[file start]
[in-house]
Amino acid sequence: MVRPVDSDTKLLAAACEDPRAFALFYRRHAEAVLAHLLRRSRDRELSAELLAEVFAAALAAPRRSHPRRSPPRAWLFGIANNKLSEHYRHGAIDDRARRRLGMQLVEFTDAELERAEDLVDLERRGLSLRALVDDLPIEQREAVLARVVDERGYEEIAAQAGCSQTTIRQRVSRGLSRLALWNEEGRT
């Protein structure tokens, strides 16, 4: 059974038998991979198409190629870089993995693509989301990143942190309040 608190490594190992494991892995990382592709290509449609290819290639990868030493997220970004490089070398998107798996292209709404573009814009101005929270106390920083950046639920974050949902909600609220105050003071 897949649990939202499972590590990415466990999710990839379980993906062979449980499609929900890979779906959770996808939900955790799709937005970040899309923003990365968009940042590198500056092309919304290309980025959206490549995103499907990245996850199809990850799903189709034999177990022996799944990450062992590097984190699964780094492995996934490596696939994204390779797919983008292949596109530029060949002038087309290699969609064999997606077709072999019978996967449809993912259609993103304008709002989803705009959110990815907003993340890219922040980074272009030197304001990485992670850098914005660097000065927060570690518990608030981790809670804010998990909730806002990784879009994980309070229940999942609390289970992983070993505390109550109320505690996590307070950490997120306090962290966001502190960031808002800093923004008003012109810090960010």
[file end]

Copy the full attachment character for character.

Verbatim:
[in-house]
Amino acid sequence: MVRPVDSDTKLLAAACEDPRAFALFYRRHAEAVLAHLLRRSRDRELSAELLAEVFAAALAAPRRSHPRRSPPRAWLFGIANNKLSEHYRHGAIDDRARRRLGMQLVEFTDAELERAEDLVDLERRGLSLRALVDDLPIEQREAVLARVVDERGYEEIAAQAGCSQTTIRQRVSRGLSRLALWNEEGRT
């Protein structure tokens, strides 16, 4: 059974038998991979198409190629870089993995693509989301990143942190309040 608190490594190992494991892995990382592709290509449609290819290639990868030493997220970004490089070398998107798996292209709404573009814009101005929270106390920083950046639920974050949902909600609220105050003071 897949649990939202499972590590990415466990999710990839379980993906062979449980499609929900890979779906959770996808939900955790799709937005970040899309923003990365968009940042590198500056092309919304290309980025959206490549995103499907990245996850199809990850799903189709034999177990022996799944990450062992590097984190699964780094492995996934490596696939994204390779797919983008292949596109530029060949002038087309290699969609064999997606077709072999019978996967449809993912259609993103304008709002989803705009959110990815907003993340890219922040980074272009030197304001990485992670850098914005660097000065927060570690518990608030981790809670804010998990909730806002990784879009994980309070229940999942609390289970992983070993505390109550109320505690996590307070950490997120306090962290966001502190960031808002800093923004008003012109810090960010």